Prepping for the Long Haul

As your special needs child reaches high school, they tell you about all these things you need to do (legally, financially, educationally) in preparation for your child’s “transition” to life after public school.

But they don’t tell you how to prepare for your transition … from parent of a school-aged child to the guardian and caregiver of a disabled adult.

My husband and I watch out of the corners of our eyes as our son’s same-age peers go to their proms and graduations, and pack up for college or careers while their parents mentally and physically gear up for their soon-to-be empty nests. We admit privately to pangs of sadness for our kid, and for us. Our son will miss out on so many “typical” young adult experiences, and our friends’ “phase two” of parenthood will look very different from our own.

These twinges of feeling “left out” are peanuts, though, compared to the anxiety of staring down the road of long-term caregiving. I worry that I’m not really up to the task. Are we making the right choices for him? As the terrors of public school IEPs fade away, will I have the strength to wage the battles that await in the sparse world of “adult services”? Read More

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Room to Grow

As my son follows me around the kitchen, immediately fixing items that I move out of place, and as he monitors and resets all of our other shared spaces after we use them, I daydream about the new house we are planning. I am hoping this move, which will give our son more space and more control over that space, will calm his nerves. And mine.

My son’s new “apartment,” which will be connected to our house, will be a pretty sweet set-up. In a lot of ways, I’ve thought more about his house than ours, so it’s possible my husband and I will be living in a cardboard box next to our son’s home, I don’t know.

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A Sweet Treat

We were shocked by how fast he moved. 

As soon as he leapt off the couch, we knew exactly what he was doing.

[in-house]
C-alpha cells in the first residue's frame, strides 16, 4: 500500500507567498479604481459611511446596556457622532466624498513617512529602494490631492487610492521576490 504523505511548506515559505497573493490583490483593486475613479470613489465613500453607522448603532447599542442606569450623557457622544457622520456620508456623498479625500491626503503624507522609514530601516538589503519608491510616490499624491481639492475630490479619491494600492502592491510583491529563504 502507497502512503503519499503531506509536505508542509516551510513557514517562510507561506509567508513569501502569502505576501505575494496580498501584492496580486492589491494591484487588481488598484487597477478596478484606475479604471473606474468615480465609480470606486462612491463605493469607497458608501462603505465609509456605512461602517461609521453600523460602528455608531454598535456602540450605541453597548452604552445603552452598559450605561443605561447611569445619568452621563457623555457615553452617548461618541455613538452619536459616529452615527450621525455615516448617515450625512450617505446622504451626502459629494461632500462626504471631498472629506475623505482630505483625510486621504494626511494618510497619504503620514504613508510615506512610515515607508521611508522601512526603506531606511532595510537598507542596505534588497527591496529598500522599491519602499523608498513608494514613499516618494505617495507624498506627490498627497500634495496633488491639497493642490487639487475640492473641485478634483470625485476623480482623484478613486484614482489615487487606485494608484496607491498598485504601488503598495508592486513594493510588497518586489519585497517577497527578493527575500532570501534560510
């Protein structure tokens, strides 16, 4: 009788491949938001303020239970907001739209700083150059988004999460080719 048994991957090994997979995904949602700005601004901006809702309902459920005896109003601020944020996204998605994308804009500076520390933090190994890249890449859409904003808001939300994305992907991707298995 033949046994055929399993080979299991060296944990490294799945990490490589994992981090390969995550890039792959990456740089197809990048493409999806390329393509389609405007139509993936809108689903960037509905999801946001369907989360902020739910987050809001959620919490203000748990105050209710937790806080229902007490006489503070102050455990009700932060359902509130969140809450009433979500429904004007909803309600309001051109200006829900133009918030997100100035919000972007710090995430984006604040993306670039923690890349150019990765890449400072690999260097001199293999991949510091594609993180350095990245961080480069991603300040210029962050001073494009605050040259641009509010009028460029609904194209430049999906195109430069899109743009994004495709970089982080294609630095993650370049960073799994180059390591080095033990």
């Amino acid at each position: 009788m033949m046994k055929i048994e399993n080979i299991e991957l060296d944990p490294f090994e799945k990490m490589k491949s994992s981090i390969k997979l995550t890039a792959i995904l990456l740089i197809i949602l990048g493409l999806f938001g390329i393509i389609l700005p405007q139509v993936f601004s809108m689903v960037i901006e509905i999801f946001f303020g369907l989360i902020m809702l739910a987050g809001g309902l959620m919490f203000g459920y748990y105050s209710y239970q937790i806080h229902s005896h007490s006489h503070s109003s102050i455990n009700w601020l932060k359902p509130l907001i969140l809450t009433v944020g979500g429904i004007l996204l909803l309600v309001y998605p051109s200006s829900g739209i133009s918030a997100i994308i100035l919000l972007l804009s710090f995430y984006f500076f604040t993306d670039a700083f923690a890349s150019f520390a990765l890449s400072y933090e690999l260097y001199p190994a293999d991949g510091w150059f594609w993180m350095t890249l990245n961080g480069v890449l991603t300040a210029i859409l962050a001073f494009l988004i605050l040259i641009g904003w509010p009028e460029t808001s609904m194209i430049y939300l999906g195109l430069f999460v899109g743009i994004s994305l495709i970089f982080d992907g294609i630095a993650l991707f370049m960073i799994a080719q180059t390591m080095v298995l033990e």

Really, we shouldn’t have been surprised. But my husband and I have these little moments every once in awhile, when we look at each other and go, “OK, yep, he gets it.”

This is what I mean by “strong receptive language.” It’s just hard to accurately describe the nuances of that on an intake form.

Sure, this young man has trouble with complex verbal instructions and sometimes has difficulty completing tasks that make no sense to him. 

But given the right motivation and goals that are meaningful to him, and he gets it.

So much more than anyone gives him credit for.

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Earlier in the day, I had taken him to a local bakery to pick up some cupcakes for a birthday dessert for myself :). He picked out a cookie for helping out, but he had to wait until after dinner for the cupcakes.  Read More

Assessments

I’m pretty sure every evaluation in my son’s file dating back to 2001 notes that “the full assessment tool could not be completed in its entirety.” These standardized assessments are not designed for kids like mine.

In order to get the services he needs, though, they are a necessary evil.

We are lucky to live in a state that provides, through Medicaid, a fairly good range of home and community based services for people with developmental disabilities. This allows my son to access therapies outside of school, which have been a weekly part of his life since he was 3 years old.

But most of his therapies have been on hold for awhile now. I cancelled his home speech and OT sessions over a year and a half ago, due to safety concerns for everyone involved. 

Since that explosive wave of adolescent stress has settled a bit, I decided it’s time to try again. I found a new clinic, thinking that a change in setting might help reset his expectations and interest for these sessions. Finding providers who “get” my kid is not easy, but I’ve got to start somewhere, and this clinic has openings for both speech and OT.

First, he had to get updated assessments done. Read More